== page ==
Saturday, September 13, 2003

Ah, Saturday morning. It's 10 a.m. and the day is full of possibilities. Not to mention the fact I already got out and ran 17 miles. It's nice to have that out of the way early. Felt pretty good today--my calf didn't bother me at all and I ran pretty fast. My buddy Matt joined me for 10 miles of the run. Six weeks to the NYC Marathon and I'm feeling good.

So yesterday was pretty cool. Skipped out of work early to join Deb at her doctor's appointment. We got to hear the baby's heartbeat for the first time, which is always an intense experience. That little sucker was beating fast, too, at 148 bpm.

From there, we headed to the FleetBoston Pavilion (the venue formerly known as Harborlights) to see Guster, a mostly acoustic pop trio that Deb's been a big fan of for years. I got her the tickets for our anniversary, which was in July. Guster's not really my cup of rock, but I don't mind them. They write decent songs. We saw them there three years ago, right after we got back from our honeymoon. Last night's show was pretty good, although we froze our butts off. Down on the water, the temps dropped down into the low 50s, so my shorts didn't offer much protection from the steady breeze blowing through the place. Of course, that didn't deter the vast majority of the audience, which consisted of females aged 16-23. Most of them were wearing the low-cut jeans and the high-cut t-shirts, which led to another new fashion phenomenon: a preponderance of back fat. While a lot of the girls were pretty damn skinny, others appeared to have shoehorned themselves into impossibly tight jeans and equally tight tops, forcing the exposed midsection flesh to be pushed out at the sides. Not overly attractive. Needless to say, Deb and I felt pretty old at the show, although not as old as the parents who escorted their kids to the show. Damn, I hope Hannah doesn't like too many crappy bands when she's in her teens, because guess who gets to take her?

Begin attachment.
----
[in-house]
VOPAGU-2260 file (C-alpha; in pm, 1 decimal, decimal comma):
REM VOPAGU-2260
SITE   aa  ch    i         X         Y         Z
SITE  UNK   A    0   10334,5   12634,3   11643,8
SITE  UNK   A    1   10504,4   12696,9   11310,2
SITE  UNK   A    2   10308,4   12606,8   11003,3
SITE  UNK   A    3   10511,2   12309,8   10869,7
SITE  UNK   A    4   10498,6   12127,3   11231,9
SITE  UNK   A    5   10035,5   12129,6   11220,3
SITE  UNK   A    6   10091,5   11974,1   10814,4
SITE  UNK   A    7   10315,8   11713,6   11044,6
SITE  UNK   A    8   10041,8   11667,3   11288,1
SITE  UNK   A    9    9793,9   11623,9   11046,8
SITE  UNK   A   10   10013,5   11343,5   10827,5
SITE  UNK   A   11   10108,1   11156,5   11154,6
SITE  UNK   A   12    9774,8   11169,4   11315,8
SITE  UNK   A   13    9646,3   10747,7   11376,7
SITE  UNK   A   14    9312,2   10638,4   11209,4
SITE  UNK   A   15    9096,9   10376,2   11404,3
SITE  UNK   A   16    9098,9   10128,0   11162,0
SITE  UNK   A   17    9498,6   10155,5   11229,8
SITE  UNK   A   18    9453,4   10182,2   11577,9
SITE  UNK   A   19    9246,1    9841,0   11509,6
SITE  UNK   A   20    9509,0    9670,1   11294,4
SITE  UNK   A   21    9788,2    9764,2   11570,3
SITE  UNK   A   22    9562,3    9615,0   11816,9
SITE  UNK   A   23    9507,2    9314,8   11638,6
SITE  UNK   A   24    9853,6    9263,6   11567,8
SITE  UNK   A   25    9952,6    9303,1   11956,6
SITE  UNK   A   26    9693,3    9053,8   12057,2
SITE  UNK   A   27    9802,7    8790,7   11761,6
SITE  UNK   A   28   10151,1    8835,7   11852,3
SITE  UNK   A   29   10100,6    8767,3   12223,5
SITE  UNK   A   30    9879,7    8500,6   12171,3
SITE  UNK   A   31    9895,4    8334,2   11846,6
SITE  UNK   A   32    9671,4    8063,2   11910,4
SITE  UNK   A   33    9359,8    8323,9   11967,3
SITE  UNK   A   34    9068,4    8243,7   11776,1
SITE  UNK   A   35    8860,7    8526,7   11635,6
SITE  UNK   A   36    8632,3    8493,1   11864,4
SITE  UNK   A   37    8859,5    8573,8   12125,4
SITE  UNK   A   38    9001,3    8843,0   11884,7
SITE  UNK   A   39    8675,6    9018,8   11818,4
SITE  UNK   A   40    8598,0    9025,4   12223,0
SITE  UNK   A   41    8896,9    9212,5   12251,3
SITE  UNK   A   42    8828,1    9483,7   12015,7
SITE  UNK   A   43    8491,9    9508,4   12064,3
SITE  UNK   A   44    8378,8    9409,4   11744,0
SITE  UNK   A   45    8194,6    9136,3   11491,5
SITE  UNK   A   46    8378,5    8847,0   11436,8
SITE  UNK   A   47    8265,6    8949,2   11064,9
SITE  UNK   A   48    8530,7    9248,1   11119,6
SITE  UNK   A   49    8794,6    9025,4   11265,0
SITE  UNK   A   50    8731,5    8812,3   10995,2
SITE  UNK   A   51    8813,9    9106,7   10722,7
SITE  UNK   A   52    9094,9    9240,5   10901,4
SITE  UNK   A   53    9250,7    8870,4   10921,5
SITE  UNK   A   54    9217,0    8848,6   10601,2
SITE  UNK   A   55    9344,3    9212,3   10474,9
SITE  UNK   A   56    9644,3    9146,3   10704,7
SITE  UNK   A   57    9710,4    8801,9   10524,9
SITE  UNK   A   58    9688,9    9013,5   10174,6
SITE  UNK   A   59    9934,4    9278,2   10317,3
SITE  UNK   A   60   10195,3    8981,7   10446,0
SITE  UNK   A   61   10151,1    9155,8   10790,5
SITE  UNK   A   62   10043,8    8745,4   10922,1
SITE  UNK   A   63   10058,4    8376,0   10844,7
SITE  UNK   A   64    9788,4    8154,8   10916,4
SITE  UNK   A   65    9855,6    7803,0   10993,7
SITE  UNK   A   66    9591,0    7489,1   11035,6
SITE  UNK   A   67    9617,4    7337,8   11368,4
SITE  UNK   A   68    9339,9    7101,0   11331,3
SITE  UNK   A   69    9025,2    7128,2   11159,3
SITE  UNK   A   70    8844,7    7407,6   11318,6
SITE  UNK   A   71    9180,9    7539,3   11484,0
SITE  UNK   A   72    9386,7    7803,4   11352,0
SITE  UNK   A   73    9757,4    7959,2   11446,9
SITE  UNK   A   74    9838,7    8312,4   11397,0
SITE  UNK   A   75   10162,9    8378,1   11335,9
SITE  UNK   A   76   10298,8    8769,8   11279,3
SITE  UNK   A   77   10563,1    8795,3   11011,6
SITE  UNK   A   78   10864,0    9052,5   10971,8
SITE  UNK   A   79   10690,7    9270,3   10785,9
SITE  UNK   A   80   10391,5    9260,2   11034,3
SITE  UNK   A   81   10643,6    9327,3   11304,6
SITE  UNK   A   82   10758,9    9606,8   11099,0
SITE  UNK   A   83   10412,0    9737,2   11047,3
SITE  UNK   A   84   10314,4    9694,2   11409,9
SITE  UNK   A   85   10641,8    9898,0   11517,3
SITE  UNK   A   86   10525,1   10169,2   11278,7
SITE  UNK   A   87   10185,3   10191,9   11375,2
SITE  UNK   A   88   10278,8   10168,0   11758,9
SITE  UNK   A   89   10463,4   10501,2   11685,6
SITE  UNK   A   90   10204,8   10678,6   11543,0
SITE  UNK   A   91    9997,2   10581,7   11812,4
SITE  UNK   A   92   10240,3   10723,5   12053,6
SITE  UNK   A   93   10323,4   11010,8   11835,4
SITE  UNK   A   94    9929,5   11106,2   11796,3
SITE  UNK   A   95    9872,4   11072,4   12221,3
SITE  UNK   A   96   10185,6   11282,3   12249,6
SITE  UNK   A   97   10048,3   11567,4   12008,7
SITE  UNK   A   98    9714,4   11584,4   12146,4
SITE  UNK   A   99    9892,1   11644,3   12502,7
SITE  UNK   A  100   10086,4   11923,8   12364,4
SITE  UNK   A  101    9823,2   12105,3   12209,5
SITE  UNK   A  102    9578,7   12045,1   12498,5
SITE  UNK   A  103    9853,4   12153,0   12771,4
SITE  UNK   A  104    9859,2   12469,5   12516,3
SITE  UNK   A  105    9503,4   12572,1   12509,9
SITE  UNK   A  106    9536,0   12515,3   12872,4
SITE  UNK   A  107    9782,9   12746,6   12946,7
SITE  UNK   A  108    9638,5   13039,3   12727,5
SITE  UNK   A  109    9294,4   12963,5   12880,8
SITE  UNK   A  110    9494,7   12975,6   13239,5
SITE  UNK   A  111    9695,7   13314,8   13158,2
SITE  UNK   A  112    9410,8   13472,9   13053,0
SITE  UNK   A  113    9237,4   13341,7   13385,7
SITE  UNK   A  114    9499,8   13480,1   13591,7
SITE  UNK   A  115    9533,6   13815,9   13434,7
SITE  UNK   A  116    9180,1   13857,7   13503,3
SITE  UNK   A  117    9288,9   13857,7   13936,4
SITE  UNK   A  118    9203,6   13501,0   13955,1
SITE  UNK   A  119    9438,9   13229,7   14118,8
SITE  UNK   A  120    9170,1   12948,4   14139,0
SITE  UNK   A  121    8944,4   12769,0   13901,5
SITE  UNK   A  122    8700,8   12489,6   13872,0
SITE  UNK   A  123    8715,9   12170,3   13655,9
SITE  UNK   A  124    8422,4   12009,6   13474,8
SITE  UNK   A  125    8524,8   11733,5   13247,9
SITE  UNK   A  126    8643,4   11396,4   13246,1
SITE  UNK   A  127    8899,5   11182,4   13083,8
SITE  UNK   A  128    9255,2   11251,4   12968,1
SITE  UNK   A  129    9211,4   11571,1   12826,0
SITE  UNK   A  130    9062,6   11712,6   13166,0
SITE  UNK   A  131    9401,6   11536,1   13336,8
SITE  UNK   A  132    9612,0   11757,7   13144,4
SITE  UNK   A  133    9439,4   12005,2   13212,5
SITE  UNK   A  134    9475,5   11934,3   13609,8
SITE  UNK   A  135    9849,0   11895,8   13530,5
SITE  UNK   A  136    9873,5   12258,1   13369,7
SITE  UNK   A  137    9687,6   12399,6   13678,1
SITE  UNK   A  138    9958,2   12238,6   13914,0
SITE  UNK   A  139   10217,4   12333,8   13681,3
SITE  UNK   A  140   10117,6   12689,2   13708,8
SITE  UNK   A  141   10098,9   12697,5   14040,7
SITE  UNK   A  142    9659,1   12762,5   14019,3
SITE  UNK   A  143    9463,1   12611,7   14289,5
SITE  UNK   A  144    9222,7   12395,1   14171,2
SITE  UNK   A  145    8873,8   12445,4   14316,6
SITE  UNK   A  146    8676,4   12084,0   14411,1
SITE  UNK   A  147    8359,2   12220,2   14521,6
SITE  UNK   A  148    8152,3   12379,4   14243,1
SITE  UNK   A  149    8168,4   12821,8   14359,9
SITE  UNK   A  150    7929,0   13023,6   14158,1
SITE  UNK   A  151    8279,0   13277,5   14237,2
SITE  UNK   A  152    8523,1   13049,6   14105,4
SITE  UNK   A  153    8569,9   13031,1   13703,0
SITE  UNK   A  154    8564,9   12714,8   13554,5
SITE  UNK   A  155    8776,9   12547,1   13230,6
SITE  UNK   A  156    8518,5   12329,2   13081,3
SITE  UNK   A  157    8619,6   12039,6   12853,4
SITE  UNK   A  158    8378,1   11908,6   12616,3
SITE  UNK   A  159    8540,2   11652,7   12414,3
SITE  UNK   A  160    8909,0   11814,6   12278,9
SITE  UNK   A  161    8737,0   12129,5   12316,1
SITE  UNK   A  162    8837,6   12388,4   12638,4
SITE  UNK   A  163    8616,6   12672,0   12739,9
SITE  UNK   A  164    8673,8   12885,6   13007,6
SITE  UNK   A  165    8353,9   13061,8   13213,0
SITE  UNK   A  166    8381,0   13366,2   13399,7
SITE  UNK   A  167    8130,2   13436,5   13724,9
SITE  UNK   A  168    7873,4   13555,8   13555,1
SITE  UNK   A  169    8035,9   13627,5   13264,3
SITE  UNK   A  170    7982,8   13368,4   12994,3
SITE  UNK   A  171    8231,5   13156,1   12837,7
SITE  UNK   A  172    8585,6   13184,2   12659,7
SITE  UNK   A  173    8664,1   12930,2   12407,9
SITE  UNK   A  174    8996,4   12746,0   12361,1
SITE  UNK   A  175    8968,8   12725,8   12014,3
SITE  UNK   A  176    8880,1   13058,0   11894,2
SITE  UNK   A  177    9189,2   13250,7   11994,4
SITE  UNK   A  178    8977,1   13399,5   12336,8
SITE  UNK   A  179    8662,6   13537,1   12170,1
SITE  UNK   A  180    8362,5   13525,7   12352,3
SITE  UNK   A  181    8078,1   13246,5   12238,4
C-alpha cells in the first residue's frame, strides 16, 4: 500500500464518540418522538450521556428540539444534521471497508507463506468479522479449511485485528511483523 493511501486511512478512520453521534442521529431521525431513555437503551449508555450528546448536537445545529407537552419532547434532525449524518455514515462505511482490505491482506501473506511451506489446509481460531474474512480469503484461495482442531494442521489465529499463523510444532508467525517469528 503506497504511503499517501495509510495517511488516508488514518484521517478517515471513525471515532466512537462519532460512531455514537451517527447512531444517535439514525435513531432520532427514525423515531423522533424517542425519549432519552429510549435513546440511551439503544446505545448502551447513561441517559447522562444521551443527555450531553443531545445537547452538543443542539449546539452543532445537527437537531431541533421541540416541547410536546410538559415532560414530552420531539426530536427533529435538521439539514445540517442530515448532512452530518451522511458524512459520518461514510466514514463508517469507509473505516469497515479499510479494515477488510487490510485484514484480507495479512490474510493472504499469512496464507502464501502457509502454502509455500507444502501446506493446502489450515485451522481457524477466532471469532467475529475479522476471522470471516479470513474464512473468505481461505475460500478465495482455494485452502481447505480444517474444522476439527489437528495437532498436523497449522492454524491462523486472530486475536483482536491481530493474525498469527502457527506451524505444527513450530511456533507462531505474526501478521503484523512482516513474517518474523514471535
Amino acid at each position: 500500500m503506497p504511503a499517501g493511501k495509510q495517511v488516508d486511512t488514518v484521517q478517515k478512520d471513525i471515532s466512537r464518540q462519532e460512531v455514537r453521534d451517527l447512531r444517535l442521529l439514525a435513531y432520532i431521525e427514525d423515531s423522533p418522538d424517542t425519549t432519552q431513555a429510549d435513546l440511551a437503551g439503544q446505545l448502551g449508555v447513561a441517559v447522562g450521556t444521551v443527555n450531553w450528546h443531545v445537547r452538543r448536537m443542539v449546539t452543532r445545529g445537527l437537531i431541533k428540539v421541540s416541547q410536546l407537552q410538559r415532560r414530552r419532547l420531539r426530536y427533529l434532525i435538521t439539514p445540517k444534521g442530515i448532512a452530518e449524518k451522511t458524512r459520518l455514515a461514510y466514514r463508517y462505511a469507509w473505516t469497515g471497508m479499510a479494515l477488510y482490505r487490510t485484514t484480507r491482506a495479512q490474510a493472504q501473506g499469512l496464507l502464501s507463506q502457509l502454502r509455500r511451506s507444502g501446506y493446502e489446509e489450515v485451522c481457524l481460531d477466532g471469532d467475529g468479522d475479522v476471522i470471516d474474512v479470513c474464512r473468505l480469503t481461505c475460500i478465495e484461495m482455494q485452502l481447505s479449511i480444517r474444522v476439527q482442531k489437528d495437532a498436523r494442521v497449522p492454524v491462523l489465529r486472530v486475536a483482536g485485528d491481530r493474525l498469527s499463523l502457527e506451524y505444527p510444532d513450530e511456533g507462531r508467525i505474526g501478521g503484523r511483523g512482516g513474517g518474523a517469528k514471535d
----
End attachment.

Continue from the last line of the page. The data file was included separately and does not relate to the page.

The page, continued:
Lots of celebrity deaths these days. In the last five days, we've lost Warren Zevon, Johnny Cash and John Ritter. While the only Zevon album I have is the Hindu Love Gods side project he did with the boys from REM, and the only Cash album I have is the first one he did with Rick Rubin, certainly both men were formidable talents. Especially the Man in Black. Zevon and Cash had both been very ill for a while, so their deaths weren't surprising, but still sad nonetheless.

As for John Ritter, I grew up watching "Three's Company" reruns--he was a talented and supremely silly physical comedian, and even had some good roles in recent years in "Sling Blade" and on other shows. The scariest part of his death was the sudden nature of it--out of nowhere he had an aneurysm at age 54. Yikes.

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